We believe the often-ridiculed mass audience is sick of this world’s petty nationalism, and all its old ways and old hatreds and that people are not only willing, but anxious to think beyond those petty beliefs that have, for so long, kept mankind divided. So, you see the magic ingredient that many people keep seeking, and missing, is not in Star Trek. It is in the audience. There is an intelligent Lifeform out on the other side of that television tube. The whole show was an attempt to say that humanity will reach maturity and wisdom on the day that it begins, not just to tolerate, but to take a special delight in differences in ideas and differences in Lifeforms.

We tried to say that the worst possible thing that could happen to all of us is for the future to somehow press us into a common mold where we begin to act and talk and look and think alike. If we cannot learn to actually enjoy those small differences, take a positive delight in those small differences between our own kind, here on this planet, then we do not deserve to go out into space and meet the diversity that is almost certainly out there, and I think this is what people responded to.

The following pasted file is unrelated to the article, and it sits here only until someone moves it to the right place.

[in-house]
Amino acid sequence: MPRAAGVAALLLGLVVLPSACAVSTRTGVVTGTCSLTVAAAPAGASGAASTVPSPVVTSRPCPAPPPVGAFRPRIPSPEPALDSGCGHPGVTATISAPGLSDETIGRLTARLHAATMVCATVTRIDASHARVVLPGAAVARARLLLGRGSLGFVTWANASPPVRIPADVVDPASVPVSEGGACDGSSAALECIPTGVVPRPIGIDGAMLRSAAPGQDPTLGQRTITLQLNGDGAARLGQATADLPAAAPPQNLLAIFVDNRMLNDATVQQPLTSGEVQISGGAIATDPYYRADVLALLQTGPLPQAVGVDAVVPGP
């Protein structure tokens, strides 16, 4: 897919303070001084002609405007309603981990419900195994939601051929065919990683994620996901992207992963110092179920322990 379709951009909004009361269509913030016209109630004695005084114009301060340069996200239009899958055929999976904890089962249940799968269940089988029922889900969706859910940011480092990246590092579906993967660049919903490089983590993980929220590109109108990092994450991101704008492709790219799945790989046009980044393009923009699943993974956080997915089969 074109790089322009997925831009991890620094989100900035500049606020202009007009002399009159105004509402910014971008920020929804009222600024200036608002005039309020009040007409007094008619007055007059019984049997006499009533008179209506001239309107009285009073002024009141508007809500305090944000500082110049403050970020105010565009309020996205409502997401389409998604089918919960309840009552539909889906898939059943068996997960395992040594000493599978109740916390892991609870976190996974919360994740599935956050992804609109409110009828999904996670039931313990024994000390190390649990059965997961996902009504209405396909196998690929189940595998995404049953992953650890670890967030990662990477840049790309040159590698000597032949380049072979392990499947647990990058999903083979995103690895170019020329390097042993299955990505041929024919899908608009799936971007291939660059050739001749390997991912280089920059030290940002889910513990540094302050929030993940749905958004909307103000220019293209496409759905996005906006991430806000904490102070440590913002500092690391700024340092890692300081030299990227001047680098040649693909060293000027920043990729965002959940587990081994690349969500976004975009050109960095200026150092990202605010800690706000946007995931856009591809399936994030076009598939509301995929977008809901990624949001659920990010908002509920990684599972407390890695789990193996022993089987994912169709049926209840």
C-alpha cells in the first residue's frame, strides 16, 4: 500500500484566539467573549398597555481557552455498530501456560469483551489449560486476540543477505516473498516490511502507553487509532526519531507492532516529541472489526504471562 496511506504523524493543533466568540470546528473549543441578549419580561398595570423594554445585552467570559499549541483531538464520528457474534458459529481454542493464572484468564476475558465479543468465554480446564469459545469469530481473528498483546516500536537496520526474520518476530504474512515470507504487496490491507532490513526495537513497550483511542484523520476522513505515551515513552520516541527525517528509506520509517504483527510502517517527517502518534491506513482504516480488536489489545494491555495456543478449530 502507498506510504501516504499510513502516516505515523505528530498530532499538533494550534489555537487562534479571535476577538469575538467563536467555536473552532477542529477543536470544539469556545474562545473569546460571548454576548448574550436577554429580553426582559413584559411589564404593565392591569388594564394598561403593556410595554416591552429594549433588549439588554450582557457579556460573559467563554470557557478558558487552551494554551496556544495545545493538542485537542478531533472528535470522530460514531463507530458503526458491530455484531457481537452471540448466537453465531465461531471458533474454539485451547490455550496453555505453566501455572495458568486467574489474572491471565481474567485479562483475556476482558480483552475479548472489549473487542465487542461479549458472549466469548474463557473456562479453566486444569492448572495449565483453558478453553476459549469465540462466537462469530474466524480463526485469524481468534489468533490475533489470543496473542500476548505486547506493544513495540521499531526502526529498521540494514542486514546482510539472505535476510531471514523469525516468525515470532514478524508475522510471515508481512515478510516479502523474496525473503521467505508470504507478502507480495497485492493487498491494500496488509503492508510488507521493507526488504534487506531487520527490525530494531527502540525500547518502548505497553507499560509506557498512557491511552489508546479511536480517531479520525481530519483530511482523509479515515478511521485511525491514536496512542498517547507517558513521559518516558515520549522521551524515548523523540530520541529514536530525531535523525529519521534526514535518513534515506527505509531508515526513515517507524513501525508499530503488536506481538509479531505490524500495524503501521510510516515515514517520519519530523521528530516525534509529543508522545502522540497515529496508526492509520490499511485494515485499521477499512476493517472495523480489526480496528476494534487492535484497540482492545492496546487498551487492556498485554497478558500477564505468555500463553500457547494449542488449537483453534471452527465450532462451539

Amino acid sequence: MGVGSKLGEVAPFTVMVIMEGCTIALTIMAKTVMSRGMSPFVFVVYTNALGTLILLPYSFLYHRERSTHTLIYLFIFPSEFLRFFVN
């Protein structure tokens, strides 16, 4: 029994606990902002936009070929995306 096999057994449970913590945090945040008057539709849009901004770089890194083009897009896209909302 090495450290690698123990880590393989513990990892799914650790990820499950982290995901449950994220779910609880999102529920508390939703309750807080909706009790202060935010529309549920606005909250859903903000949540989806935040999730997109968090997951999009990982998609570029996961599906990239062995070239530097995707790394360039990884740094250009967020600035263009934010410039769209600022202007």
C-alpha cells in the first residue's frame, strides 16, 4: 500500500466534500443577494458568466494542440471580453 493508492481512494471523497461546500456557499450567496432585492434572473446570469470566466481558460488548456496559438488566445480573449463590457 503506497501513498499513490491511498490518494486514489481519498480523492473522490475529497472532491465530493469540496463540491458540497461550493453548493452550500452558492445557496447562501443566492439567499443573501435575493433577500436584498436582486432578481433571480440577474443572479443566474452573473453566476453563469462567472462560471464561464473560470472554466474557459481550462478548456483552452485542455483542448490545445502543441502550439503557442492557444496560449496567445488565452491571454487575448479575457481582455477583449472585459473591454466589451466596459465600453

The result was, seven years after being dropped by the network, after saying those things, there are now more people watching it than ever before, and if you ascribe those things to any mystic or scriptural brilliance in Star Trek, you’ve missed the entire point! What Star Trek proves, as faulty as individual episodes could be, is that the much maligned common man, and common woman has an enormous hunger for brotherhood. They are ready for the 23rd century now, and they are light-years ahead of their petty governments and their visionless leaders.

Gene Roddenberry

This is the kind of thing that I was talking about in that previous post about optimistic idealism. This kind of faith in humanity is why my eyes get a little sweaty when I watch things like Cosmos (in both incarnations).

(via unbossed)